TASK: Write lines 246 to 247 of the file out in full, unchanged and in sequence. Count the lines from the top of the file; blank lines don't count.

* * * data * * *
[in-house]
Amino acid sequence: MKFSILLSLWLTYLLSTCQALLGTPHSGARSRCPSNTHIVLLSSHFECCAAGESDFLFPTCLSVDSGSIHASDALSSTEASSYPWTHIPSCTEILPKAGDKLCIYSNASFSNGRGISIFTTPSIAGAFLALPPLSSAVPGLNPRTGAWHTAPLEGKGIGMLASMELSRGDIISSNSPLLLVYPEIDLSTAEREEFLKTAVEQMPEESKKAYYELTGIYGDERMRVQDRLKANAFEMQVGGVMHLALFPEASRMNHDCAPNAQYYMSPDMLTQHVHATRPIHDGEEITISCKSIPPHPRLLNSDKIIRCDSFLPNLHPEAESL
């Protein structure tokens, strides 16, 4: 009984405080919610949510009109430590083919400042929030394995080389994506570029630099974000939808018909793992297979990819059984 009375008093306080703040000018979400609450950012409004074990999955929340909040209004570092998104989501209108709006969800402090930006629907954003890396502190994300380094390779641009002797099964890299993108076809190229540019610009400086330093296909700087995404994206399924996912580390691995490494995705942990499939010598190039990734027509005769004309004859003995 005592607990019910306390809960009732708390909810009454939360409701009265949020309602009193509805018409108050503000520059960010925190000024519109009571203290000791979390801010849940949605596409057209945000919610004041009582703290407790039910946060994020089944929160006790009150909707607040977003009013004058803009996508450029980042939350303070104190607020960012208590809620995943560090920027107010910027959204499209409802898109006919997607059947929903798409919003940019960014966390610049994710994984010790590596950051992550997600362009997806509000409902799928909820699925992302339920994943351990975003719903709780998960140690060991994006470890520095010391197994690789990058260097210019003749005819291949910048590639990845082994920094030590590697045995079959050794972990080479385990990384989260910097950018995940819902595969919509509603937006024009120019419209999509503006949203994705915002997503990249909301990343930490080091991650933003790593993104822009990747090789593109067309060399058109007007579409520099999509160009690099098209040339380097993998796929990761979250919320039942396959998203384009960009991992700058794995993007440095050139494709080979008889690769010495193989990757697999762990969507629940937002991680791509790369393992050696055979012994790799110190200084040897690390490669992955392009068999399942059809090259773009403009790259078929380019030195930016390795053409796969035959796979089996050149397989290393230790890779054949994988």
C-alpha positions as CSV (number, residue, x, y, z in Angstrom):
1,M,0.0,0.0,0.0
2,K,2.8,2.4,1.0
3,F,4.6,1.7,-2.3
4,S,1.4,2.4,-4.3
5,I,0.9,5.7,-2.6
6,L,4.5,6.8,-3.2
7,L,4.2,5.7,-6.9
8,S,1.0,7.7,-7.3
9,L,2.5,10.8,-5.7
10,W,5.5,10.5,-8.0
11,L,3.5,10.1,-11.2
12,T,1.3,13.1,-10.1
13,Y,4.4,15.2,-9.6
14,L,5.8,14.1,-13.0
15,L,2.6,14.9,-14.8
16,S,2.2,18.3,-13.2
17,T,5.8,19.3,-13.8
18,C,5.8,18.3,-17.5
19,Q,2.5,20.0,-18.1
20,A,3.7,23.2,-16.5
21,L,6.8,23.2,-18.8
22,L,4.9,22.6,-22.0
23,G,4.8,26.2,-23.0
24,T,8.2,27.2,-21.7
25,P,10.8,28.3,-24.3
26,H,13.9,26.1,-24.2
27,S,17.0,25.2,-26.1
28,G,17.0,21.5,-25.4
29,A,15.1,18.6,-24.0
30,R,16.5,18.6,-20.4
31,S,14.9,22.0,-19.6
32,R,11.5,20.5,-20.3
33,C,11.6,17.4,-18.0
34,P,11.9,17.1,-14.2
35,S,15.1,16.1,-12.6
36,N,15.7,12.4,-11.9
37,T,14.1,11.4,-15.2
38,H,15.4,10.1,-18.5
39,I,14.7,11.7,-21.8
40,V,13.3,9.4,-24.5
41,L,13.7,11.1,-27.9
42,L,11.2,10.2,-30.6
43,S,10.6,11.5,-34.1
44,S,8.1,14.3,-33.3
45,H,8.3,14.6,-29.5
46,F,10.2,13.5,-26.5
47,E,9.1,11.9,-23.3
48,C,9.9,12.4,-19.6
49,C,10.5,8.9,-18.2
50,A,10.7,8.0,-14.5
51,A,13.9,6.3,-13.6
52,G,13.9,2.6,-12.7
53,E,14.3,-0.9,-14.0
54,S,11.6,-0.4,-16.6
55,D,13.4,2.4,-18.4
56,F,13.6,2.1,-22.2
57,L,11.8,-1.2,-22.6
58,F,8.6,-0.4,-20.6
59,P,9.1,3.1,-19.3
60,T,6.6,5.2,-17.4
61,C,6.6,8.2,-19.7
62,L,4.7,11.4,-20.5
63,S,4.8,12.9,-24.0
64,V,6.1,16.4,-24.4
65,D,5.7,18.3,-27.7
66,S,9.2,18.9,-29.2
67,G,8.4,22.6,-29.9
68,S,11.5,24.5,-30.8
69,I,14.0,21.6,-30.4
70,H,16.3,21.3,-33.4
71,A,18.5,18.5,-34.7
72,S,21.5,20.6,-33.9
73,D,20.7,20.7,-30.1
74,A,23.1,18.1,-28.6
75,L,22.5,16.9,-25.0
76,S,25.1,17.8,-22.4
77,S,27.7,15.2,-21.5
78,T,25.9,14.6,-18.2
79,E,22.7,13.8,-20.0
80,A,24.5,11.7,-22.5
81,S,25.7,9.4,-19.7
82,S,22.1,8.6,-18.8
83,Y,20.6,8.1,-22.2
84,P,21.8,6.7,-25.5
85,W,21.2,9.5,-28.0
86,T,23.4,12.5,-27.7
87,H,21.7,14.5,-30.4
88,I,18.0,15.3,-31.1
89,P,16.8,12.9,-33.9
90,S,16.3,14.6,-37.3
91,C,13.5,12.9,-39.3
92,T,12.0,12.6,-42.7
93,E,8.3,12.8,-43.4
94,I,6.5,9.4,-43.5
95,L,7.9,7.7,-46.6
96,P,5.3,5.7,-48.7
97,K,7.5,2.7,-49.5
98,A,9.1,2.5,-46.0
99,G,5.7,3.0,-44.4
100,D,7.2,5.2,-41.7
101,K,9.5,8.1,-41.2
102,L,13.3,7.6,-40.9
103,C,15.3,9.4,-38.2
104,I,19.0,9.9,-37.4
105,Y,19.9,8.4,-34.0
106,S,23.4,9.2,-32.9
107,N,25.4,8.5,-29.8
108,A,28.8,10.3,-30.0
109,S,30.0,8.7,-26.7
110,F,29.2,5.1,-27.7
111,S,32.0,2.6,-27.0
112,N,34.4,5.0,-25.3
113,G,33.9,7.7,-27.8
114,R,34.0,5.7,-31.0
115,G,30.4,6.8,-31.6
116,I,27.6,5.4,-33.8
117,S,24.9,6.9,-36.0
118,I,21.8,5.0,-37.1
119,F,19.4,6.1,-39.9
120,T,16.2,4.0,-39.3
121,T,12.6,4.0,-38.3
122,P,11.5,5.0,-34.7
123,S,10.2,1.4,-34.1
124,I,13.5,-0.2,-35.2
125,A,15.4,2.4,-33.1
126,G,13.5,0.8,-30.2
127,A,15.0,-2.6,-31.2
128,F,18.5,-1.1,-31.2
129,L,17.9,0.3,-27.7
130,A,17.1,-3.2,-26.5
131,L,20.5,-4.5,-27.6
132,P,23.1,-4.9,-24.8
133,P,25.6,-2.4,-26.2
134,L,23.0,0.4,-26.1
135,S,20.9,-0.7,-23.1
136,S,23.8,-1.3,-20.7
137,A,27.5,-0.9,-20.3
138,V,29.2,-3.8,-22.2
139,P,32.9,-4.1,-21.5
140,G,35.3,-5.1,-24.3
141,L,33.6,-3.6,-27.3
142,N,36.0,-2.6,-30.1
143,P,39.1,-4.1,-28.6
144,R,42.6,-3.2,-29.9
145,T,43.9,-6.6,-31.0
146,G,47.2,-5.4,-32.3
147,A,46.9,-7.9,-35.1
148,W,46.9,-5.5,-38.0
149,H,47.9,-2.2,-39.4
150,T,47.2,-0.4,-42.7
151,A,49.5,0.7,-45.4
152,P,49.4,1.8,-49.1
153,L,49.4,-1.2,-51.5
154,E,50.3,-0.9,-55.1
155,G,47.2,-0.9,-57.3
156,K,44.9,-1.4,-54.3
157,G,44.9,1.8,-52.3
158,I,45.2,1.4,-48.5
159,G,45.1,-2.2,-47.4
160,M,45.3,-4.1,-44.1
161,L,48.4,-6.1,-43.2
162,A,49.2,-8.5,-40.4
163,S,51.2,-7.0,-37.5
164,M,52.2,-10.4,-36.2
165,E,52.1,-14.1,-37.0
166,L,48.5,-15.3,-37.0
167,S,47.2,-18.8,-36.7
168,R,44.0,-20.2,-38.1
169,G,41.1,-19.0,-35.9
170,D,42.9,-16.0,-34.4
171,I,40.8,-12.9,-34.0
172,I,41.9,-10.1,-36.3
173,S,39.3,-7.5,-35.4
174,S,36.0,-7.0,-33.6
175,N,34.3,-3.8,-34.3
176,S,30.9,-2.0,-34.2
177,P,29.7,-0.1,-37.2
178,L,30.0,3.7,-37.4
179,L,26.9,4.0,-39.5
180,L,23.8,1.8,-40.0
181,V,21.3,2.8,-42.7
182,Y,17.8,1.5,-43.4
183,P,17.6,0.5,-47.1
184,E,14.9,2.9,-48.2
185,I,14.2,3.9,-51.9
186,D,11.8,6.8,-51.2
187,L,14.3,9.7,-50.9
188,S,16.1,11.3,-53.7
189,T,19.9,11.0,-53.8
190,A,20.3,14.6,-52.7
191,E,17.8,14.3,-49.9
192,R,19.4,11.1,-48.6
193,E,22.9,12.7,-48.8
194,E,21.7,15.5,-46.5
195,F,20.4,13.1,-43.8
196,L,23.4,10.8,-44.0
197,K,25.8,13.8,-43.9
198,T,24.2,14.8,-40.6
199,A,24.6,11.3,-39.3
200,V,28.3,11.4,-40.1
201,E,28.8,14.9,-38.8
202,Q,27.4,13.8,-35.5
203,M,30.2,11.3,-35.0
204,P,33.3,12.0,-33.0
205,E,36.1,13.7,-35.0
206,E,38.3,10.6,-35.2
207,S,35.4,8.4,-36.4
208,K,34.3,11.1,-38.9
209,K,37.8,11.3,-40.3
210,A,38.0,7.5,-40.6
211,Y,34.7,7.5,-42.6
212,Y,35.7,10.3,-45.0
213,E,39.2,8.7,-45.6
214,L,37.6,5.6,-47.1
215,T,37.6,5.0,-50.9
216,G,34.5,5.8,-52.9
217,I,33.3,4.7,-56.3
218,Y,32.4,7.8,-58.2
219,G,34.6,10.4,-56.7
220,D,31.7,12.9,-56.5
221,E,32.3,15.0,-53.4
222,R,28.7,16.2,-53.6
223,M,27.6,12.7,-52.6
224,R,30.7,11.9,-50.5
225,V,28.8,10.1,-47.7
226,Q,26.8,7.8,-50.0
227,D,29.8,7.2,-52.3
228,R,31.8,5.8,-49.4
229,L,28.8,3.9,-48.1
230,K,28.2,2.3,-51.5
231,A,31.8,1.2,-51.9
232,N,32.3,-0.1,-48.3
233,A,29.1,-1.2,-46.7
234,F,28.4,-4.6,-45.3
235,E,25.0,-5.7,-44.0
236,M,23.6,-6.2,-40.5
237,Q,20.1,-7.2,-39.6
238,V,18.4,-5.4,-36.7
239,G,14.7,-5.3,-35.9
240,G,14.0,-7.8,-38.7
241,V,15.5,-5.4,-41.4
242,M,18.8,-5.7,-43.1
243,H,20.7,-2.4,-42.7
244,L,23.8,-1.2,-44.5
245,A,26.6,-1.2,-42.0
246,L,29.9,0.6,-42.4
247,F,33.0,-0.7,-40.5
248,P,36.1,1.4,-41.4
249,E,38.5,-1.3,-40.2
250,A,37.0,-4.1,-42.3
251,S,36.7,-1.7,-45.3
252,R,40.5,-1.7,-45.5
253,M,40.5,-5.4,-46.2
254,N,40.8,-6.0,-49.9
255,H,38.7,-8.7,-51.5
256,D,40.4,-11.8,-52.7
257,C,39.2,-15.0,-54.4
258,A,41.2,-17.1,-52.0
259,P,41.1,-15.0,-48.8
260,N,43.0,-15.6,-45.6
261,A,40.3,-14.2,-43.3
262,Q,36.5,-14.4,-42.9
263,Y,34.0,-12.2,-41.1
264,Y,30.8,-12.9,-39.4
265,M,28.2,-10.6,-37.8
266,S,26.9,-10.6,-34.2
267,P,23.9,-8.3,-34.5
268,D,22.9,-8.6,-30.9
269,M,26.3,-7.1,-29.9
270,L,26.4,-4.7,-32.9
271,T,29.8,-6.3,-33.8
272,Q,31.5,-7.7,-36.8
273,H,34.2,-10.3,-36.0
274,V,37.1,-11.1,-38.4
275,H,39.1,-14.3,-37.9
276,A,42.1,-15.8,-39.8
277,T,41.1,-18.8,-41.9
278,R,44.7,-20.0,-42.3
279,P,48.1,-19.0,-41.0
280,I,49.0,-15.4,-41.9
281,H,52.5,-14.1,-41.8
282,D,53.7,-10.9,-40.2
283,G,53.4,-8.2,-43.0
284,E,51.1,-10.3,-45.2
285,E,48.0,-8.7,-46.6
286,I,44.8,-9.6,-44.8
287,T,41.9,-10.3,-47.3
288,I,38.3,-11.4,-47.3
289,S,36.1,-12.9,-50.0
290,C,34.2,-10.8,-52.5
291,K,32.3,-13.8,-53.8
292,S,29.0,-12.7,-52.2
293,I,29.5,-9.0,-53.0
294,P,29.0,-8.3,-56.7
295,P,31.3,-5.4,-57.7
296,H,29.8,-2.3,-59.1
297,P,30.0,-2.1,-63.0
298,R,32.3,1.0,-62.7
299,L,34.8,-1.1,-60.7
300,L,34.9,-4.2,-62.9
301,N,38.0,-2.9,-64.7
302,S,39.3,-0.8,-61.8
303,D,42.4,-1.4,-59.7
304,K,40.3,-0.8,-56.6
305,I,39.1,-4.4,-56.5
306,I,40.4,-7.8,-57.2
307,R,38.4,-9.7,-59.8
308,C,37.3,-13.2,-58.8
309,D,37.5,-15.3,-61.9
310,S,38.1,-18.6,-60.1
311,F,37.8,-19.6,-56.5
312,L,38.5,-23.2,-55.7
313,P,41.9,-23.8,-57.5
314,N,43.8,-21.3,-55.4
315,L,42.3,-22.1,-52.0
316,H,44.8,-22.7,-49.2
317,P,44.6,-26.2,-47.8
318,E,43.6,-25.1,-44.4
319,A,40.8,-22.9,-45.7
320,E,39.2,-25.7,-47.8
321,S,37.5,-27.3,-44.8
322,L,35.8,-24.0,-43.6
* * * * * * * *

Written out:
242,M,18.8,-5.7,-43.1
243,H,20.7,-2.4,-42.7